#74

Oh, I hope it goes well for you! We hear so many stories of small farms struggling. It would be awesome if you succeed, and with an alternative, sustainable crop too. If I lived close, I’d come help pick!


#75

here here!


#76

The aronia harvest has been selling at a fair price and the berries are being used at juice bars, for aronia beer and aronia wine. Prices remain good for the berries and demand is increasing more all the time. Quality of the berries have been rated as excellent by those purchasing them. The fact they are a local Kansas fruit crop makes them highly appealing! It’s official aronia are more profitable than traditional crops and I’m suspecting I’ve not scratched the surface. It will take time to build the market for these berries. As the berries mature the market will grow. Around $700.00 thus far which is not bad for the first year I’ve sold them and we are still counting. As you can tell one huge benefit to growing aronia is the crop will hold on the vine for weeks. I’ve been very busy lately so I’m glad they were ripe and not another crop. Some crops e.g. Pears may have a short time to harvest the fruit.


#77

Congratulations on building a market.

I see they’ve begun to shrivel. Is that the optimum state for your market? I imagine the brix is up. What characteristics of the fruit are the buyers considering when rating the quality as excellent?

I would have guessed they’d be picked plumper for optimum quality.


#78

@murky ,
Once 5-10% shrivel they are at their best because sugars are concentrated. They are ready to move to 10-20% shriveled which I’m not sure what impact that will have on the product. The days for picking are numbered. These are sweet when you first bite into them followed by dry but not bitter. If you spit the pulp out the dryness is mild. Many growers pick them plump with 5-10% still red and not fully purple so the brix is lower and the wine or beer brewers cant cover that hint of unripe bitter fruit. Same with juice if these are blended they make apple juice taste like grape but there is no bitterness. When I say bitter I’m talking about unripe fruit tartness with higher tannerns. It’s been dry here and there are cracks in the ground which is the way I want it. The juice shop today made the statement they will buy all they can get because of the good flavor when blended. It was very tempting to start harvesting these to early and I’m really glad I had self control. It cost me berries to hold them in the fields but it was worth it.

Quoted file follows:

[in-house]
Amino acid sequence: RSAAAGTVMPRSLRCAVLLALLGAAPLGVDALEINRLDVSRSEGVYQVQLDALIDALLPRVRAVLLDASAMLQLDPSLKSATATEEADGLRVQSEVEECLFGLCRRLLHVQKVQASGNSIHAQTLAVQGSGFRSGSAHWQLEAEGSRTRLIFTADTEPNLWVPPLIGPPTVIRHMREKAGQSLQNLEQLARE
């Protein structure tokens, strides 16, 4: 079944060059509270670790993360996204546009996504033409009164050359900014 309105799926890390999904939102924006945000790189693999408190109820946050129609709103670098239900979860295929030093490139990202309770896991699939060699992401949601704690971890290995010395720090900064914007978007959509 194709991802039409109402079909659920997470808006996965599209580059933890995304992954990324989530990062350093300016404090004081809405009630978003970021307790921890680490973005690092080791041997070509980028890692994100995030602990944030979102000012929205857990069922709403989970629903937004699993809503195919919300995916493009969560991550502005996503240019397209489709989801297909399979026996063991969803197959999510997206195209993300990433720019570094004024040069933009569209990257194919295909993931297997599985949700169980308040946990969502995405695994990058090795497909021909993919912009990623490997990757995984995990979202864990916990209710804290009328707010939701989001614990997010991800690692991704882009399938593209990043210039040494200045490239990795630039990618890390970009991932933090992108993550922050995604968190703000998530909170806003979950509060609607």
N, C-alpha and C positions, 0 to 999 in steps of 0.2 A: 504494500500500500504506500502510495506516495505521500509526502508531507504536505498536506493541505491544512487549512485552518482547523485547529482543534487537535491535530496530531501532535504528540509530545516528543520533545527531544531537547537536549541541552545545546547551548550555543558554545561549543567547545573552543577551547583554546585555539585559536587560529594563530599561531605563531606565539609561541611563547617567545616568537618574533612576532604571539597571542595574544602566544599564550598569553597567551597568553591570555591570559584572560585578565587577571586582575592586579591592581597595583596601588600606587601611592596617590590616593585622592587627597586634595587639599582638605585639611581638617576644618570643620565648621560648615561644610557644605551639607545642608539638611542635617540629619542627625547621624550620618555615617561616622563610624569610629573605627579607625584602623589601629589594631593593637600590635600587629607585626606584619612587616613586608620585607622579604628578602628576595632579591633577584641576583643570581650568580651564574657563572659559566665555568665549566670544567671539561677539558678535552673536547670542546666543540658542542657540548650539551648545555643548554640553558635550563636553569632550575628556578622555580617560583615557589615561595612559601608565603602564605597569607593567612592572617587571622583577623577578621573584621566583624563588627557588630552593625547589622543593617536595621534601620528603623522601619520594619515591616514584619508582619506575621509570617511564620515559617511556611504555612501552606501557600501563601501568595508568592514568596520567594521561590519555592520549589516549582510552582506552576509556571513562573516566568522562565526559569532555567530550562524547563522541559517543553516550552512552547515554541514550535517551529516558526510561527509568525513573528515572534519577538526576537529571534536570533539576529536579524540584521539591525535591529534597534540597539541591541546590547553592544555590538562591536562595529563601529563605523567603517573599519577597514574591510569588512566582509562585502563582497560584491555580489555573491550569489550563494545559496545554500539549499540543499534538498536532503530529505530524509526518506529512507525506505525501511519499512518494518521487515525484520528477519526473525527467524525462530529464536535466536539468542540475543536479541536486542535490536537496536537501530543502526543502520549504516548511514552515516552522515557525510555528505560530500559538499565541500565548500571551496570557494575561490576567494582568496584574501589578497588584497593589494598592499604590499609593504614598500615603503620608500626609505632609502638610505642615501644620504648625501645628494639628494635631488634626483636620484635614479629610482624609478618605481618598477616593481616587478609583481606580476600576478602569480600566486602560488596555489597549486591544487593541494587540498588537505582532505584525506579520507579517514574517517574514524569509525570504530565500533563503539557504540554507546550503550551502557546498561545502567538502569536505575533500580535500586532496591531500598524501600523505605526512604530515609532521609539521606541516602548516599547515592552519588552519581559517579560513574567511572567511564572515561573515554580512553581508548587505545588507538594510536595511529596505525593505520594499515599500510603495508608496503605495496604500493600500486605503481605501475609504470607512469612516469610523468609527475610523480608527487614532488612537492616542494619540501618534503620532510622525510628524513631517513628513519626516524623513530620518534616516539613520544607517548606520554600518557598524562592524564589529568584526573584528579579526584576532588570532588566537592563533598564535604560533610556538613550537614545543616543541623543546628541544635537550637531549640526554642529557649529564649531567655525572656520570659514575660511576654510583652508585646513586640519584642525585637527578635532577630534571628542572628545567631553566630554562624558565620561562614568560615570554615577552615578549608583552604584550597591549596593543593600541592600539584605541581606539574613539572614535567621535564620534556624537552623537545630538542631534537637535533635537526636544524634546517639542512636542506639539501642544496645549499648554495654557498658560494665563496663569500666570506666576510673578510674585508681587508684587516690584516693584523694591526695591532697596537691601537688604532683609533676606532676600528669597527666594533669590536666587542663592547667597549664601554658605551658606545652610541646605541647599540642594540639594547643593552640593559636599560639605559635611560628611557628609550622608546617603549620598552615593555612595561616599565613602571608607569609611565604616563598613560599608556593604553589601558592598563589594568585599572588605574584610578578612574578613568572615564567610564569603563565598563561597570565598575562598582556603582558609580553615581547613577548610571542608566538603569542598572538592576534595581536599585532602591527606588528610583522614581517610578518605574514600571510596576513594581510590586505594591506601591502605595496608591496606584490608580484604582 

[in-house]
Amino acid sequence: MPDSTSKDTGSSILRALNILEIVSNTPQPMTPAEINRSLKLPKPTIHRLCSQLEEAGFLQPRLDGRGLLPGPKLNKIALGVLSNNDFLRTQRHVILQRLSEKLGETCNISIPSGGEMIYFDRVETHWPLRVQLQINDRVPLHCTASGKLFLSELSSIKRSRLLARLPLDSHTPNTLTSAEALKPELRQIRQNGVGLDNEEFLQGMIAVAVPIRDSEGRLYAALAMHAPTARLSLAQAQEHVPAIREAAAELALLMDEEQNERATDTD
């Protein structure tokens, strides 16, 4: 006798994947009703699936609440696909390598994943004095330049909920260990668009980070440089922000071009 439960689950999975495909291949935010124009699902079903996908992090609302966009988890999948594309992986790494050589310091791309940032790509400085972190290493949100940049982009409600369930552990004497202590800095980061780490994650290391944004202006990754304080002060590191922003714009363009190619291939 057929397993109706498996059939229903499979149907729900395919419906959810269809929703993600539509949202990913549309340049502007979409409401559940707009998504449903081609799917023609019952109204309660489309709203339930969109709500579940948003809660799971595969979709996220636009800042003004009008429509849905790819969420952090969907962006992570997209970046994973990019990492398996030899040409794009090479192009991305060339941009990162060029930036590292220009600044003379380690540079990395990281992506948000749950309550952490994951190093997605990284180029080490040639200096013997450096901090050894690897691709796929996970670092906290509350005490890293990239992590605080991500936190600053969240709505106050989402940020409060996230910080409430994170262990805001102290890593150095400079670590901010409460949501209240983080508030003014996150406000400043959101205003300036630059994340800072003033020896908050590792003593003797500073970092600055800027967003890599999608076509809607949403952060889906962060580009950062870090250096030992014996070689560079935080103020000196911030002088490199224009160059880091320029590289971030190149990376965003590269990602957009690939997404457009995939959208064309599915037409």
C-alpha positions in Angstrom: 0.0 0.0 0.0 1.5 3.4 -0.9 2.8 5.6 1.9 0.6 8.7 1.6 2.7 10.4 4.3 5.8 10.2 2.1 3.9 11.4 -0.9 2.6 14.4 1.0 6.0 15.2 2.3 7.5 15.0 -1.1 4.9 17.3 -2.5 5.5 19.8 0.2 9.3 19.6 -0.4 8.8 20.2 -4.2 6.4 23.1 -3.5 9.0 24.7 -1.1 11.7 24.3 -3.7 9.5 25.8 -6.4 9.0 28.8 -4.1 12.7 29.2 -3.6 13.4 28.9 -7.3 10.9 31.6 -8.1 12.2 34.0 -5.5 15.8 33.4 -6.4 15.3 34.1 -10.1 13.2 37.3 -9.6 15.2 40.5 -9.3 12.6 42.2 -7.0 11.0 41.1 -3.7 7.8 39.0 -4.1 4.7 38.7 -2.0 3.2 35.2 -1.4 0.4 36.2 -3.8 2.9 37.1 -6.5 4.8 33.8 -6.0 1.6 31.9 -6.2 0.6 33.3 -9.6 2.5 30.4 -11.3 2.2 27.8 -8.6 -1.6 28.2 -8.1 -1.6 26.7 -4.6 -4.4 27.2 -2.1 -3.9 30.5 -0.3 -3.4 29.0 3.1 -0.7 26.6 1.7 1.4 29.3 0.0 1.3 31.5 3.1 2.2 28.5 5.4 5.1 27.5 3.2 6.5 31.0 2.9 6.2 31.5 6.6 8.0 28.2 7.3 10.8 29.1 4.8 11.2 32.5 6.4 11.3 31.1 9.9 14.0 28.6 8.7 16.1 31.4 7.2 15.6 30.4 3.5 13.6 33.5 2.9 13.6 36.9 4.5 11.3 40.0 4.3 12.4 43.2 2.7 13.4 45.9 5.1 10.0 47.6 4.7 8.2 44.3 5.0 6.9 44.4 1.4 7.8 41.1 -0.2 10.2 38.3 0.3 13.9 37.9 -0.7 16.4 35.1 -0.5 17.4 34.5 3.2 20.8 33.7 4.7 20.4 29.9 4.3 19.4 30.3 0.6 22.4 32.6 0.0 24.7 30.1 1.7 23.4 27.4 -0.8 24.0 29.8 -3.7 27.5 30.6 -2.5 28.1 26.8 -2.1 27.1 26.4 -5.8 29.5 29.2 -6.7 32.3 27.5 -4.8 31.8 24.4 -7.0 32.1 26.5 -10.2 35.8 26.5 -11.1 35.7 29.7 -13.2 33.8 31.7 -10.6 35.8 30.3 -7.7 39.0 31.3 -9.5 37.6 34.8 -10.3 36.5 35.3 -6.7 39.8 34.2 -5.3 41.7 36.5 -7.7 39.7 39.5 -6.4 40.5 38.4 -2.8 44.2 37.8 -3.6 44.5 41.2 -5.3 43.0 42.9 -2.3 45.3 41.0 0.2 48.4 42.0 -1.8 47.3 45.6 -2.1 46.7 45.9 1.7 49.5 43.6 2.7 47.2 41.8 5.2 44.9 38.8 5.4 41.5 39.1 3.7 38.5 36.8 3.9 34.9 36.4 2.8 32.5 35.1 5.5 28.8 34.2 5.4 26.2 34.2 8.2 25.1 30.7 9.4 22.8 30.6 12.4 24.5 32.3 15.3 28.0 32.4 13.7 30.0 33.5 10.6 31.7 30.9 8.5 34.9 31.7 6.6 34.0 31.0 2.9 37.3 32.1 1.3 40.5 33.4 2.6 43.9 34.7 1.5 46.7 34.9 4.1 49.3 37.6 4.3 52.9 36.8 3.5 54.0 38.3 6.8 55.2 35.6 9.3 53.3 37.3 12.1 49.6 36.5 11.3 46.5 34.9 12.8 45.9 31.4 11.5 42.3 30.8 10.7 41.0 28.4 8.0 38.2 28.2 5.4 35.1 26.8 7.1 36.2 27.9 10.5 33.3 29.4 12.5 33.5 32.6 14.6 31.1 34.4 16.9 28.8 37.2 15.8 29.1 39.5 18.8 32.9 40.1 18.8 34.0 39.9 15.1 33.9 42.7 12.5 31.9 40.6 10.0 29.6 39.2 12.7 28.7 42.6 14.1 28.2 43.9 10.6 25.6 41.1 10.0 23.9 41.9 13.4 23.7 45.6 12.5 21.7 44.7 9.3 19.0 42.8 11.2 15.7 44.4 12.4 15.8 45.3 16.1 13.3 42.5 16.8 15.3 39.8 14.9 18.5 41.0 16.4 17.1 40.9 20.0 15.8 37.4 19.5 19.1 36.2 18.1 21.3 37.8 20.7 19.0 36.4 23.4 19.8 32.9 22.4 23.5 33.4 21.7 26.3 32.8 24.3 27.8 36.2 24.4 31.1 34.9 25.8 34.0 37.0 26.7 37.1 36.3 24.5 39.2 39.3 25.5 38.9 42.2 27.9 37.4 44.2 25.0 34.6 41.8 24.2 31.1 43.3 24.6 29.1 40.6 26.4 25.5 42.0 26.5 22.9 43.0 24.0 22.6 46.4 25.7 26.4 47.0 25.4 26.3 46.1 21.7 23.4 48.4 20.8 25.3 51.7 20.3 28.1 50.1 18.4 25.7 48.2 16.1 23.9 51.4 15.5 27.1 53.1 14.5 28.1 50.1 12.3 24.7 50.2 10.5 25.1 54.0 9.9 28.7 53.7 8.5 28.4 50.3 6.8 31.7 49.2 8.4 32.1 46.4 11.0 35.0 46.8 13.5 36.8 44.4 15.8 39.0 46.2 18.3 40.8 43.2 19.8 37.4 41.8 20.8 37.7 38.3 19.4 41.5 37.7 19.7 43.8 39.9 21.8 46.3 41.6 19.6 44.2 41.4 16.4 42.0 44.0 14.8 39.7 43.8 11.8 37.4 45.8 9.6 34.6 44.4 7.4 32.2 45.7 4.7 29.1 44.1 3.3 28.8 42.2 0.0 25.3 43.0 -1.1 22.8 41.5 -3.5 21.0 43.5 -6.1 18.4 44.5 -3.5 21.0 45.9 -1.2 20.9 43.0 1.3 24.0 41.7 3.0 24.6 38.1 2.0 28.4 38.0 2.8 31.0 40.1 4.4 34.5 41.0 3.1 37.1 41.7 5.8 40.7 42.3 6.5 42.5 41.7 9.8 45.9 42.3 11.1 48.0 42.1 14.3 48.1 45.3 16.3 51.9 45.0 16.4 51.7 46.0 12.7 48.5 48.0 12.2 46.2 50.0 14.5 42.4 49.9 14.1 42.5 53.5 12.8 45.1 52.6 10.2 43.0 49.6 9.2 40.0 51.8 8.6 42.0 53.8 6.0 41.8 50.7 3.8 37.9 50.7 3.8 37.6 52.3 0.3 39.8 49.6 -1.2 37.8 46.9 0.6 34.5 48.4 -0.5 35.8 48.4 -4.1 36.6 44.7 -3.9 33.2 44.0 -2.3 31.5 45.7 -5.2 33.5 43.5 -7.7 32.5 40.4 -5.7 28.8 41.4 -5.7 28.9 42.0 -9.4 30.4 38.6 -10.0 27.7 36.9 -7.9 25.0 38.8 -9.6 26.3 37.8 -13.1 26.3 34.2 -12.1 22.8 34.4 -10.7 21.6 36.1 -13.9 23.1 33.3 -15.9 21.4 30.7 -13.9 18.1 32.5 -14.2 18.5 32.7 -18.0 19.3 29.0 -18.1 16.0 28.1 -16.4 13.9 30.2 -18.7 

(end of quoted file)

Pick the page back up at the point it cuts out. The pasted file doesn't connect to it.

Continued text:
#79

Thanks, I have 3 remaining that are in fruit. I think Viking or Nero, another from Raintree that’s more vigorous, and a lower growing seedling. The fruit have been all black for a few weeks and I sample them every day or so. They are plump and juicy. Flavor, as you describe. I should measure brix, guessing in the 12-15 range, still pretty astringent, not bitter, not very tart.

They’re on drip irrigation and mulched.

I’m very tolerant of astringent, especially after the first couple of fruit, like with capsaicin, once your mouth is hot, more of the same spiciness doesn’t have much further effect. I find them pleasant to eat.


#80

yayyyyy that is terrific! :heart: